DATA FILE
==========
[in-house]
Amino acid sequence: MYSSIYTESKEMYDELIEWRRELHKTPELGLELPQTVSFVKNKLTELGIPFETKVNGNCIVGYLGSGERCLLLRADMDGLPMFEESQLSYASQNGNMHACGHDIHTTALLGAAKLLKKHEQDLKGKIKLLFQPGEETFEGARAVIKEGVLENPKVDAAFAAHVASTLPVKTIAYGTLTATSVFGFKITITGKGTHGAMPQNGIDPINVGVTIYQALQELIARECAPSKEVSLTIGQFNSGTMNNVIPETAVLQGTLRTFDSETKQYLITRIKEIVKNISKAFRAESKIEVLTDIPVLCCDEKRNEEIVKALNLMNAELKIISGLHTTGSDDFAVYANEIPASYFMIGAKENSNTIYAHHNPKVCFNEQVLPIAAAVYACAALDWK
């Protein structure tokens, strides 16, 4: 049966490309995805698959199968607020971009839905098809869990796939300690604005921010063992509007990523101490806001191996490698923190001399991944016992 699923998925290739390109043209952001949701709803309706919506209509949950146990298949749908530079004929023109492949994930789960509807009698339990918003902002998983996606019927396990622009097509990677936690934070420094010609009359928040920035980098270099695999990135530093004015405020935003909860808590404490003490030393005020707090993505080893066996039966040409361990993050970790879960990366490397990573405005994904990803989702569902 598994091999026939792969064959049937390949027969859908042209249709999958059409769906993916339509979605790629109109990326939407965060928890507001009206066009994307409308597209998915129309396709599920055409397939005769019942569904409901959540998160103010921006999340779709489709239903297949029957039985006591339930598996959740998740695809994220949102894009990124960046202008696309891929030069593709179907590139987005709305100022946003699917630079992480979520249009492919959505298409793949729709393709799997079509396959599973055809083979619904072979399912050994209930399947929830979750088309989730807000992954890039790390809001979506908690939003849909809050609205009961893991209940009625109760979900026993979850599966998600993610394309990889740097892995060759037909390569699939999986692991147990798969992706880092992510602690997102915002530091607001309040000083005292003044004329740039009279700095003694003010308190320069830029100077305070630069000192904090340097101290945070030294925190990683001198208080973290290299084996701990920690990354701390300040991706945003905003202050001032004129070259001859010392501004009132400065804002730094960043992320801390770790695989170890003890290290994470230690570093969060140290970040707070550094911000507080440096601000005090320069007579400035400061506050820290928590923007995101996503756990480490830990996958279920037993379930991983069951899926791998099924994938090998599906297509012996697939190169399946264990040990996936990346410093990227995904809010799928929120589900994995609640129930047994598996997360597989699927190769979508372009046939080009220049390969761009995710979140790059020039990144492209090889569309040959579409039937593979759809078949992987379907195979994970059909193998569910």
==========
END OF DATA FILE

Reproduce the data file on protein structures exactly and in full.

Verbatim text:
[in-house]
Amino acid sequence: MYSSIYTESKEMYDELIEWRRELHKTPELGLELPQTVSFVKNKLTELGIPFETKVNGNCIVGYLGSGERCLLLRADMDGLPMFEESQLSYASQNGNMHACGHDIHTTALLGAAKLLKKHEQDLKGKIKLLFQPGEETFEGARAVIKEGVLENPKVDAAFAAHVASTLPVKTIAYGTLTATSVFGFKITITGKGTHGAMPQNGIDPINVGVTIYQALQELIARECAPSKEVSLTIGQFNSGTMNNVIPETAVLQGTLRTFDSETKQYLITRIKEIVKNISKAFRAESKIEVLTDIPVLCCDEKRNEEIVKALNLMNAELKIISGLHTTGSDDFAVYANEIPASYFMIGAKENSNTIYAHHNPKVCFNEQVLPIAAAVYACAALDWK
């Protein structure tokens, strides 16, 4: 049966490309995805698959199968607020971009839905098809869990796939300690604005921010063992509007990523101490806001191996490698923190001399991944016992 699923998925290739390109043209952001949701709803309706919506209509949950146990298949749908530079004929023109492949994930789960509807009698339990918003902002998983996606019927396990622009097509990677936690934070420094010609009359928040920035980098270099695999990135530093004015405020935003909860808590404490003490030393005020707090993505080893066996039966040409361990993050970790879960990366490397990573405005994904990803989702569902 598994091999026939792969064959049937390949027969859908042209249709999958059409769906993916339509979605790629109109990326939407965060928890507001009206066009994307409308597209998915129309396709599920055409397939005769019942569904409901959540998160103010921006999340779709489709239903297949029957039985006591339930598996959740998740695809994220949102894009990124960046202008696309891929030069593709179907590139987005709305100022946003699917630079992480979520249009492919959505298409793949729709393709799997079509396959599973055809083979619904072979399912050994209930399947929830979750088309989730807000992954890039790390809001979506908690939003849909809050609205009961893991209940009625109760979900026993979850599966998600993610394309990889740097892995060759037909390569699939999986692991147990798969992706880092992510602690997102915002530091607001309040000083005292003044004329740039009279700095003694003010308190320069830029100077305070630069000192904090340097101290945070030294925190990683001198208080973290290299084996701990920690990354701390300040991706945003905003202050001032004129070259001859010392501004009132400065804002730094960043992320801390770790695989170890003890290290994470230690570093969060140290970040707070550094911000507080440096601000005090320069007579400035400061506050820290928590923007995101996503756990480490830990996958279920037993379930991983069951899926791998099924994938090998599906297509012996697939190169399946264990040990996936990346410093990227995904809010799928929120589900994995609640129930047994598996997360597989699927190769979508372009046939080009220049390969761009995710979140790059020039990144492209090889569309040959579409039937593979759809078949992987379907195979994970059909193998569910």